(P14) Proposition 2 The system described by Equations (1) and (2) converges for any timeinvariant row stochastic matrix Φ. (P14) Corollary 1 The convergence result can be extended to time-varying Φt if each Φt has at most one communication class per component and the zero entries of Φt are fixed for all t > T for some period T . The proof of Proposition 2 in P14 distinguishes between transition matrices that are irreducible and those that are reducible. Irreducible matrices correspond to influence networks that are strongly connected such that every pair of individuals, either directly or indirectly, influences each other. All individuals thus form a single essential class. By contrast, in a reducible transition matrix, there exist some inessential individuals that are influenced by some other individuals that they themselves do not influence. If a matrix is reducible, it can be written in lower triangular block form as illustrated in Equation (3) where those groups of individuals that are essential are collected in the block matrix Xt [1,1] and the second row collects the remaining inessential individuals. Xt =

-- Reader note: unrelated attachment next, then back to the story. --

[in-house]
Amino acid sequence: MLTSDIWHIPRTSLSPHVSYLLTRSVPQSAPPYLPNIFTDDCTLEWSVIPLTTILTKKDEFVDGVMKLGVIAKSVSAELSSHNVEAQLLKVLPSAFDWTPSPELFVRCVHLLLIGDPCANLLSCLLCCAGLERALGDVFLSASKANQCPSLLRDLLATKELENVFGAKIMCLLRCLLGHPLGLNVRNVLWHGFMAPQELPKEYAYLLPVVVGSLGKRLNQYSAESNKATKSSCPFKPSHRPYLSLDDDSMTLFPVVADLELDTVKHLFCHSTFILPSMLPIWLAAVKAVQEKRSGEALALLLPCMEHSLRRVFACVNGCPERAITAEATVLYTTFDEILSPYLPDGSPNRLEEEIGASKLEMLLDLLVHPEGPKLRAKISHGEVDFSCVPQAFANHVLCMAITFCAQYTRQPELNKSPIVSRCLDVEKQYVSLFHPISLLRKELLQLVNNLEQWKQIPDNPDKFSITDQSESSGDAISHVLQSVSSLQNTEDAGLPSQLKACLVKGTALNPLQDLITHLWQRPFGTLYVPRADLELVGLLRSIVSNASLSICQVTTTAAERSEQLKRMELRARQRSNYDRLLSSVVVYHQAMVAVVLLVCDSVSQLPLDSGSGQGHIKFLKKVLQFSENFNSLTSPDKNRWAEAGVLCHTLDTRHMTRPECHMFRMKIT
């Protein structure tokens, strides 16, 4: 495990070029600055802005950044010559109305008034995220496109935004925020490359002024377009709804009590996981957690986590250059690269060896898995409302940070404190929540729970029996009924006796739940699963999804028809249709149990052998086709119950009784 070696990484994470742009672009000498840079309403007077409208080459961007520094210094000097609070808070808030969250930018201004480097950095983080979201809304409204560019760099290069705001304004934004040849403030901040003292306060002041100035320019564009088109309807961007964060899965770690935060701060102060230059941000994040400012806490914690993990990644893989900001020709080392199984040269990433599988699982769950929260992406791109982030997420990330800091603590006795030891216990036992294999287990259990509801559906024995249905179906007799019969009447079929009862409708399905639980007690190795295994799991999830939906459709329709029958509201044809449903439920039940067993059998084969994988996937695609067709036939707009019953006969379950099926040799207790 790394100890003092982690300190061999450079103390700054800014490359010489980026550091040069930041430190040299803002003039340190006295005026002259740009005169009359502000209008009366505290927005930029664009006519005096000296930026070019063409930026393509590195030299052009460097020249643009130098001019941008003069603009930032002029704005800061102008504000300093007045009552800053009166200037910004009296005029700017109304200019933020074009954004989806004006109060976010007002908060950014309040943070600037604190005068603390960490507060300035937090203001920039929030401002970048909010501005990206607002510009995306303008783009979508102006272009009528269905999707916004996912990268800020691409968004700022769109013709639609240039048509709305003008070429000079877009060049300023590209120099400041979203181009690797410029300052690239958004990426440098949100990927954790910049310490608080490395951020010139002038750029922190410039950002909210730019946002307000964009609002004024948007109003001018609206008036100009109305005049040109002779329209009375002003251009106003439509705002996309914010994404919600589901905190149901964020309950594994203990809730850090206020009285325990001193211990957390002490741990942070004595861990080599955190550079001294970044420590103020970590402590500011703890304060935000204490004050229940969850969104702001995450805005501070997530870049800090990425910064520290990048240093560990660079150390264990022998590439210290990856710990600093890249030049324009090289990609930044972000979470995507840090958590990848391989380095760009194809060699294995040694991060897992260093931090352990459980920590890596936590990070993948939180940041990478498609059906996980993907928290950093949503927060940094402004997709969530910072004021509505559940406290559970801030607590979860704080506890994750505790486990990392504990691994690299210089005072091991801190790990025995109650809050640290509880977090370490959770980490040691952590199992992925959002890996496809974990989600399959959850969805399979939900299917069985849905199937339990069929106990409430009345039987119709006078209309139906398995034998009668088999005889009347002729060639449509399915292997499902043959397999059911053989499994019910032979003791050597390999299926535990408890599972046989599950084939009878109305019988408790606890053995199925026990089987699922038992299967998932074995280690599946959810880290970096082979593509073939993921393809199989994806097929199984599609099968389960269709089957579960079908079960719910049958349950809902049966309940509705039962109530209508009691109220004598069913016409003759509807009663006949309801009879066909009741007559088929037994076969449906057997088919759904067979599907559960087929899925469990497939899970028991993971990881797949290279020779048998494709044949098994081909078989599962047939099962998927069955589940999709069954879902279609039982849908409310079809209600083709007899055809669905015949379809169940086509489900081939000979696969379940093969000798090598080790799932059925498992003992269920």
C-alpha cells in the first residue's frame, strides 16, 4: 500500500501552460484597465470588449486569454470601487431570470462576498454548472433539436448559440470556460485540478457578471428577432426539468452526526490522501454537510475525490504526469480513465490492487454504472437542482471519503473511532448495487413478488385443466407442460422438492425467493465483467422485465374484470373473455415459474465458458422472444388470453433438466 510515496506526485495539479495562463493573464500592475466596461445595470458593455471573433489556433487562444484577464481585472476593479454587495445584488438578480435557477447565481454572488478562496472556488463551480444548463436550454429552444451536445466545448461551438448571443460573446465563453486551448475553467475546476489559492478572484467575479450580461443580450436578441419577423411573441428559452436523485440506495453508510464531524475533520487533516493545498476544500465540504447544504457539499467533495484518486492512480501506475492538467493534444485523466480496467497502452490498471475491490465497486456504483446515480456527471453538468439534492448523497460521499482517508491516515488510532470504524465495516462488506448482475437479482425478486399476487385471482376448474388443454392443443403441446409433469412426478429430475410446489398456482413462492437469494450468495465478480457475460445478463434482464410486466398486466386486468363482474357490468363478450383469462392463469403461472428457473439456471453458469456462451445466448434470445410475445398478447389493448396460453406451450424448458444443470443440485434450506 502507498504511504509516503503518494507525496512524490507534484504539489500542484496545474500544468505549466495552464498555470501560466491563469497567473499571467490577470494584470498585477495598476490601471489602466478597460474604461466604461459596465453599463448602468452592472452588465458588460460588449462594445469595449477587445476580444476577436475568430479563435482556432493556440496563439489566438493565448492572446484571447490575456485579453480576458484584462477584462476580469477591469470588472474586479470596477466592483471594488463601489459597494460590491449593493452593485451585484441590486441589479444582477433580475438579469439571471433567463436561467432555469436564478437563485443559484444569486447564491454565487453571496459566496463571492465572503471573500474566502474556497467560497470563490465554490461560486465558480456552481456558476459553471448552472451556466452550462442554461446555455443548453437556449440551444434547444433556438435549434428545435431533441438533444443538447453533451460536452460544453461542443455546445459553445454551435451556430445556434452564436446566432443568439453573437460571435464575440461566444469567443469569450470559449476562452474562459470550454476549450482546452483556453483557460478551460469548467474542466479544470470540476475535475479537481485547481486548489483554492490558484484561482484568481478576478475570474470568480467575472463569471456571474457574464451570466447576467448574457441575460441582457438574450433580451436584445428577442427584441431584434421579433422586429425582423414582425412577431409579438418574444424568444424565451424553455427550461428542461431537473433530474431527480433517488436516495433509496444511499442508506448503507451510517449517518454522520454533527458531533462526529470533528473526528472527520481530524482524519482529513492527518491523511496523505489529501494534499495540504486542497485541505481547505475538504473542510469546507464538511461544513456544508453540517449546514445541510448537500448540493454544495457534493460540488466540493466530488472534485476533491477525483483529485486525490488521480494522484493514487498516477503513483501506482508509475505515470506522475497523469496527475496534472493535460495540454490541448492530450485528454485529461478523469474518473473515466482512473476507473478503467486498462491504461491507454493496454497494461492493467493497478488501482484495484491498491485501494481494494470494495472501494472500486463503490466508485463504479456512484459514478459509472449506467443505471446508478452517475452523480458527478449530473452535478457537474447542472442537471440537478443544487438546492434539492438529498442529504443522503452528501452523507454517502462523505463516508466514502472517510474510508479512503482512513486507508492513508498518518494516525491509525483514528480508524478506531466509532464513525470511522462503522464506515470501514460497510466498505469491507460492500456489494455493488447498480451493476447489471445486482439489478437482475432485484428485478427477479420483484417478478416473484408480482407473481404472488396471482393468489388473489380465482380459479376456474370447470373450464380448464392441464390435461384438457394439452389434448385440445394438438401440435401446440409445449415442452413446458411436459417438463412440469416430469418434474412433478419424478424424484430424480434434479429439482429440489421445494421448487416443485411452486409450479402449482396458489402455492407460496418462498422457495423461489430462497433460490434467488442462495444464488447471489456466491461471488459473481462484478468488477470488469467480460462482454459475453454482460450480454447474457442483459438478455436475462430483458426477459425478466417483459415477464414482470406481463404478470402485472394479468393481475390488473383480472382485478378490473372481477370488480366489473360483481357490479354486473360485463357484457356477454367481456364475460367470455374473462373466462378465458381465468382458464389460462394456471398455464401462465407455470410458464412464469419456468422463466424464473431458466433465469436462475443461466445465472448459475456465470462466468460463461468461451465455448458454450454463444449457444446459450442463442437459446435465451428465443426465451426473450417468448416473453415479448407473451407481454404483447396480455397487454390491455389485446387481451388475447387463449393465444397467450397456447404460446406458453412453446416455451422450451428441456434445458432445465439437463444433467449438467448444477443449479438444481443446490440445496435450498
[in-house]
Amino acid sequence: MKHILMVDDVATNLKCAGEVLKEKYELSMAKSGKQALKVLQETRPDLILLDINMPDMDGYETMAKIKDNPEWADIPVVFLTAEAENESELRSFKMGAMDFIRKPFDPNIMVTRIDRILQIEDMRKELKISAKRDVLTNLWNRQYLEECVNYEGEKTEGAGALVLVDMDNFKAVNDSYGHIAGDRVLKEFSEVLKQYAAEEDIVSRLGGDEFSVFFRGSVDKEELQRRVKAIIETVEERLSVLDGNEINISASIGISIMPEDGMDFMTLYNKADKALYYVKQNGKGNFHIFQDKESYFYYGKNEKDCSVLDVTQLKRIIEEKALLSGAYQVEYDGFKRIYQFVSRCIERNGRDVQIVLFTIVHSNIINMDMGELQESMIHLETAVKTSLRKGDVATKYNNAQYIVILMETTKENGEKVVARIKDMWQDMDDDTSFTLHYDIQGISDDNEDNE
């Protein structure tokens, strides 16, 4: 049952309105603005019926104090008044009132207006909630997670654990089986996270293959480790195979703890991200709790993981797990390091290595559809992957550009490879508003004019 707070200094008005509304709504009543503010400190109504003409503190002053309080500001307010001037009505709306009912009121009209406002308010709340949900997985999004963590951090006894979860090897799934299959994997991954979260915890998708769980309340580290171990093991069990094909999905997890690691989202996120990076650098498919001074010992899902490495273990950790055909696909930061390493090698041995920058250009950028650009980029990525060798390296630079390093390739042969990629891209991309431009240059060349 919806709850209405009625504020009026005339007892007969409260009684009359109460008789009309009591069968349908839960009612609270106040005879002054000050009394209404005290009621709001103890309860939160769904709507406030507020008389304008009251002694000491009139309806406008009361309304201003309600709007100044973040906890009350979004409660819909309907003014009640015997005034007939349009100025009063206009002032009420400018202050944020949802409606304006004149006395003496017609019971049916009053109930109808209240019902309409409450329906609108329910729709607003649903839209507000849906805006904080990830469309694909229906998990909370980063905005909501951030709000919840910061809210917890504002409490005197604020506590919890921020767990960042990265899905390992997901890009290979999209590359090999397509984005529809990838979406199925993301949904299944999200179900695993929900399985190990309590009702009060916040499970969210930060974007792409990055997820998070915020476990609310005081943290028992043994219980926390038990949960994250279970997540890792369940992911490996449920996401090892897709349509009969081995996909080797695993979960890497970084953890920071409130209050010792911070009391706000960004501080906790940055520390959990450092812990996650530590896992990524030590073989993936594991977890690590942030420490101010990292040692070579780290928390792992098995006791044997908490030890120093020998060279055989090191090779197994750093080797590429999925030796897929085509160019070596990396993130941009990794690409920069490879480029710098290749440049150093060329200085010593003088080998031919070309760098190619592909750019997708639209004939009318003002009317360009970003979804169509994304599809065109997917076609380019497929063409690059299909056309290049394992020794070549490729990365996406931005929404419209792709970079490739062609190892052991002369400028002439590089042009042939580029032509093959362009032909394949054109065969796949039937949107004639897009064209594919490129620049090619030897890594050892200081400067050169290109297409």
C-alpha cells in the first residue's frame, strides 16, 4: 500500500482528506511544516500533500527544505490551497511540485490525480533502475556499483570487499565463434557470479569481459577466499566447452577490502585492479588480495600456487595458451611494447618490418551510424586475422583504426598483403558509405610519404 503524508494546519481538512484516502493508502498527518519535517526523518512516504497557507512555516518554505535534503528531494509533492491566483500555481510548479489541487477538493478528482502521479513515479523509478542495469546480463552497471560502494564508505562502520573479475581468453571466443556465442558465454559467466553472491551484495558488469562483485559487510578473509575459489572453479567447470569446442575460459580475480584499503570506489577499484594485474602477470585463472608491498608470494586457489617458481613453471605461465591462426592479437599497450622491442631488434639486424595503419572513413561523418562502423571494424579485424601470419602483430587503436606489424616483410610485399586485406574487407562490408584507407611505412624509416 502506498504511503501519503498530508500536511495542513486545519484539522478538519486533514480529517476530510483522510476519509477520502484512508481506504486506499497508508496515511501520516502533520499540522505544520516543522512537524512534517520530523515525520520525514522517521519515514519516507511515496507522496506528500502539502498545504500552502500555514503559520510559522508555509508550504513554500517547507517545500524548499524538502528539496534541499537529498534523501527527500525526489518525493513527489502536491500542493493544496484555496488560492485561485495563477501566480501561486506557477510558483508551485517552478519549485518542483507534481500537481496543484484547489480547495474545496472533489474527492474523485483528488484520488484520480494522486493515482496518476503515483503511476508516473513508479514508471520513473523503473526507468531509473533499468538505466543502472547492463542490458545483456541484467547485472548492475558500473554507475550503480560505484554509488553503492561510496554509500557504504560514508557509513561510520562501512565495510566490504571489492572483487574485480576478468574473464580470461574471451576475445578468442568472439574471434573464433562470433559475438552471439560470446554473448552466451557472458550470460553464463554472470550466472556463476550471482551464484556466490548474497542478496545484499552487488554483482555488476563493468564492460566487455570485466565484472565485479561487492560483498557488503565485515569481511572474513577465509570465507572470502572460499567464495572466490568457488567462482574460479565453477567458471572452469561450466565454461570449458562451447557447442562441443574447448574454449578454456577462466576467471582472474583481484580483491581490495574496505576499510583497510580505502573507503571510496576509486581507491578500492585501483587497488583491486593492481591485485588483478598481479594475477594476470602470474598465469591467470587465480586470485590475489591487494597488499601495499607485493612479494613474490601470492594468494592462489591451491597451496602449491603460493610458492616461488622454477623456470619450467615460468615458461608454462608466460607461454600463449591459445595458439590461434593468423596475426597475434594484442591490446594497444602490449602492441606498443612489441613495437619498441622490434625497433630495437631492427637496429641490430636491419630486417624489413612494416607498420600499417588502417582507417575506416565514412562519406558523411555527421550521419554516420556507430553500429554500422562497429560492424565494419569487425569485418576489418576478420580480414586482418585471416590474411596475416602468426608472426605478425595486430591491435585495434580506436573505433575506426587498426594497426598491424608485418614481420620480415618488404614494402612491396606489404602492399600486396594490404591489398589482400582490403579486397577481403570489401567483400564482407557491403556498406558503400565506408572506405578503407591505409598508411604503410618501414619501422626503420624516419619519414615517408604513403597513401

Xt [1,1]

0

Xt [2,1] Xt [2,2]

(3)

Reducible matrices are then further subdivided according to whether the individuals in block Xt [1,1] form one diagonal block and thus a single essential class (Case 1) or more than one diagonal block and thus more than one essential class (Case 2). The convergence proof in P14 is incorrect in its argument for convergence of reducible matrices for both cases.

3.1

Case 1 – One Essential Class

In the proof of Case 1, P14 restates Theorem 3.2 from D’Amico et al. (2009) which establishes convergence of single-unireducible non-homogeneous Markov chains, and then builds on this result. However, in restating it as Theorem 2 on p.602, P14 switches the direction of multiplication from the right as in the original to the left as needed for the model in P14. It thus incorrectly applies a result from Markov chains to a repeated average setting. The two classes of models show different convergence behaviours for time-varying matrices as we show in the example in Section 2. Convergence for the case of reducible matrices with a single diagonal block can be readily recovered by using an appropriate convergence result for left multiplication. Theorem 1.10 in Hartfiel (2006) provides this result.